Prime Minister Narendra Modi visited Hindustan Aeronautics Limited (HAL) in Bengaluru today, as the state-run plane maker experiences exponential growth in manufacturing prowess and export capacities. PM Modi completed a sortie on the Indian Air Force's multirole fighter jet Tejas.
According to the latest reports, HAL has transformed into a formidable 1.35 lakh crore company under PM Modi's leadership. The fact that its share prices have multiplied by five times since 2013 stands as a testament to its remarkable growth. In addition to expanding its global footprint—such as the recent opening of a regional marketing office in Malaysia—HAL is also in the process of setting up a business division to boost exports.
The transformation of HAL, which is known as the backbone of the Indian Air Force, is part of a broader plan—Modi government’s resolute push towards Aatmanirbharta in defence. This thrust has combined multiple factors ranging from developing indigenous technologies, establishing a robust domestic manufacturing ecosystem, implementing structural reforms and enhancing overall combat strength.
Before 2014, the defence sector had been plagued by issues like lack of investment, stagnant innovation and research environment, and the absence of an overall vision to utilize the potential of a strategically important field. This led to an increased dependence on foreign imports for the country’s defence requirements. However, PM Modi's government's commitment to self-reliance in security and strategic capabilities has had a positive impact on the defence sector.
Along with Make in India, the Defence Acquisition Procedure (2020) has tremendously pushed domestic manufacturing by maximizing acquisition of defence equipment through indigenous sources. The government has also introduced four ‘positive indigenization lists’ of defence equipment and platforms besides earmarking separate funds for procurement from indigenous sources. Going further, two defence industrial corridors have been set up in Uttar Pradesh and Tamil Nadu to catalyze indigenous production of defence and aerospace equipment.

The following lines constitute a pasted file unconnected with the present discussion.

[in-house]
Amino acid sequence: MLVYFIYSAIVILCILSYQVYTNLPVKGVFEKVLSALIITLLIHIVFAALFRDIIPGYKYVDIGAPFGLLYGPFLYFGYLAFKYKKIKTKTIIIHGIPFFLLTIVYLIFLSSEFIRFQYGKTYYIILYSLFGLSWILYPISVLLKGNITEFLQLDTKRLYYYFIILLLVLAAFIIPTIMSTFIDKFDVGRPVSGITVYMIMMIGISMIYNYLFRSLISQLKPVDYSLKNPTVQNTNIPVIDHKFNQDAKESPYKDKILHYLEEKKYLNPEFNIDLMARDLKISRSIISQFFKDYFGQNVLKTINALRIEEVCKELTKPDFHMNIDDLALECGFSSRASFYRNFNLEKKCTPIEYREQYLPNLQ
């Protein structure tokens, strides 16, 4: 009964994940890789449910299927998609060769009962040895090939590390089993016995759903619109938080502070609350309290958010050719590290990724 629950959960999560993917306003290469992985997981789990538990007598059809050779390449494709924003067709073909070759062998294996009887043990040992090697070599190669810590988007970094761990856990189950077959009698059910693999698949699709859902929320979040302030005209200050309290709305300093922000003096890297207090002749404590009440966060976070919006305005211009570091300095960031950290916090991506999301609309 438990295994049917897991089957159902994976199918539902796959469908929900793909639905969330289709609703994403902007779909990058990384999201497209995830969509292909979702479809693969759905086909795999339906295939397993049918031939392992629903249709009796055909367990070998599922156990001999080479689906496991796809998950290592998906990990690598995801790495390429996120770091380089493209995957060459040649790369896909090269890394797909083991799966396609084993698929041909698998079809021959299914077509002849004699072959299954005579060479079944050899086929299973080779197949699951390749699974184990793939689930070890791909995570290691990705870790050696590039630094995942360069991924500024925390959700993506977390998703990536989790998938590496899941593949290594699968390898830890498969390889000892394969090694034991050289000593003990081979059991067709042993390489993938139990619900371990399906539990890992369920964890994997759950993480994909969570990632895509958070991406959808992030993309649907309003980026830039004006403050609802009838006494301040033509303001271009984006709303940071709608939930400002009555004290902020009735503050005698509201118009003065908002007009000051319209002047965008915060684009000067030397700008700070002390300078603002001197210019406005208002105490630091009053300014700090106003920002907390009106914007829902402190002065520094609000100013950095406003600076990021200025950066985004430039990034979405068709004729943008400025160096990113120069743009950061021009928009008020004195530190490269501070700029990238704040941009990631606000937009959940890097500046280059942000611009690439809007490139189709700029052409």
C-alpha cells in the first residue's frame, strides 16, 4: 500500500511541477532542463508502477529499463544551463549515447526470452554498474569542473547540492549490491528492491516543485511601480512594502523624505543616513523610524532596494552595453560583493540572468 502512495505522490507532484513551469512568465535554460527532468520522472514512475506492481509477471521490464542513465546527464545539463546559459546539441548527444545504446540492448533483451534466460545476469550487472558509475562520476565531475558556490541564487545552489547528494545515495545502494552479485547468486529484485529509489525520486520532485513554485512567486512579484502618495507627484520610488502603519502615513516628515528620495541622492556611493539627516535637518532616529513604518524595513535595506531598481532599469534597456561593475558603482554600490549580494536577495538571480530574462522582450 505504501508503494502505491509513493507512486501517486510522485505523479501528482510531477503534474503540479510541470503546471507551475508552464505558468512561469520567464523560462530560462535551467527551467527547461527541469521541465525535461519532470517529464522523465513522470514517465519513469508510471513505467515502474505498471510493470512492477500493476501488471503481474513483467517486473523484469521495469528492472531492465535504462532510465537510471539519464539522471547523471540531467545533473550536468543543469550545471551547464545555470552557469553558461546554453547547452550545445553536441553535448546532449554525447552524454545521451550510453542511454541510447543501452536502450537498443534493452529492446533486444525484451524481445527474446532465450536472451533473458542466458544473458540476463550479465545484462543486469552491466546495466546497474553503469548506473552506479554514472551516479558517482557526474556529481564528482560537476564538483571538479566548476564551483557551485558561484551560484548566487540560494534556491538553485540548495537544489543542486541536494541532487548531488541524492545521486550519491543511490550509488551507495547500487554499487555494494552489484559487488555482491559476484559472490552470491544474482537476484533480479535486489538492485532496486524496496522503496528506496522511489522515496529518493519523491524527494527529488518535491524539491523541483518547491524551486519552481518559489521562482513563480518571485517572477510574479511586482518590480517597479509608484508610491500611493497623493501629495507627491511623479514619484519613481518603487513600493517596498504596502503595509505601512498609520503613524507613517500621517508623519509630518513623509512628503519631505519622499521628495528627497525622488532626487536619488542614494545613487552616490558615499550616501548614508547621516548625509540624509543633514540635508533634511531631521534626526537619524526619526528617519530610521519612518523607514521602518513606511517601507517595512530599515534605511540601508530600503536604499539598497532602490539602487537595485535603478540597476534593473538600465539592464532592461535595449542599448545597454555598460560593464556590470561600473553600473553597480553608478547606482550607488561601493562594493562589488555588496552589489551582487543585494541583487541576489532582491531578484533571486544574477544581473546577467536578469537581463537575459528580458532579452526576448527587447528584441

A positive shift in India’s defence procurement behavior is evident:
• The expenditure on defence procurement from foreign sources has decreased from 46% in the fiscal year 2018-19 to 36% in the fiscal year 2021-22.
• Concurrently, the share of domestic procurement in the total procurement has seen an upward trend. It has risen from 59% in the fiscal year 2019-20 to 64% in the fiscal year 2020-21.
The changing dynamics in the FDI inflow in the defence sector are noteworthy:
• From 2001 to 2014 (14 years), the FDI flow was reported as Rs 1,382 crore.
• Since 2014 the FDI inflow has increased almost 2.5 times, amounting to Rs 3,378 crore.
The landscape of research and innovation has also undergone a profound shift, bringing in a new era of novelty and dynamism. Defence R&D, including DRDO test facilities, has been opened up for industry, startups and academia with 25% of defence R&D budget allocated for this purpose. Initiatives like iDEX engage startups, MSMEs, and individual innovators among others, and help activate the local industry and enterprise. An amount of Rs. 1,500 crores have also been earmarked towards procurement from start-ups, in particular. In addition, DRDO is involved in equipping the youth with relevant skills for defence industries.
The government’s concerted push has propelled us to a juncture where we are actively producing our own defence aircrafts and equipment. INS Vikrant, light combat aircraft Tejas, Akash and BrahMos missiles, main battle tank Arjun, artillery gun system Dhanush, and Pinaka rocket are among the many shining examples of India becoming self-reliant.
Defence exports have also registered an impressive eight-fold growth in the last six years—from Rs. 1,521 crores in 2016-17 to around Rs. 16,000 crores in 2022-23. Notably, the private sector contributes almost 70% of total exports. The recent deal with the Philippines for the export of indigenous BrahMos supersonic missiles attests to India’s potential and heightened credibility in defence exports.
In addition to these efforts, the government has addressed structural hindrances to the growth of the defence industry. Changes like introduction of Chief of Defence Staff and corporatization of the Ordnance Factory Board have been key in this area. Other reforms like One Rank One Pension and entry of women into combat roles have boosted social sentiment and expanded the potential recruiting pool by about 100%. In addition, the Vibrant Villages programme adds another layer to the government’s artillery towards building security infrastructure.
Most importantly, the surgical strikes after the Uri attack and the Balakot strike on terrorist camps inside Pakistan are not only unique reflections of PM Narendra Modi’s New India but also provide much-needed confidence to the armed forces to serve their country with vigor and valor.
All this has been made possible through a synergistic blend of historic decisions, calculated risks, and strategic reorganization. Laying out his vision for future, PM Modi has set out a target of achieving defence exports worth Rs. 35,000 crores in the next five years—making India a net exporter of defence equipment. As PM Modi punctuates India’s growth story with reforms and renewal, Aatmanirbharta in defence is a now living reality.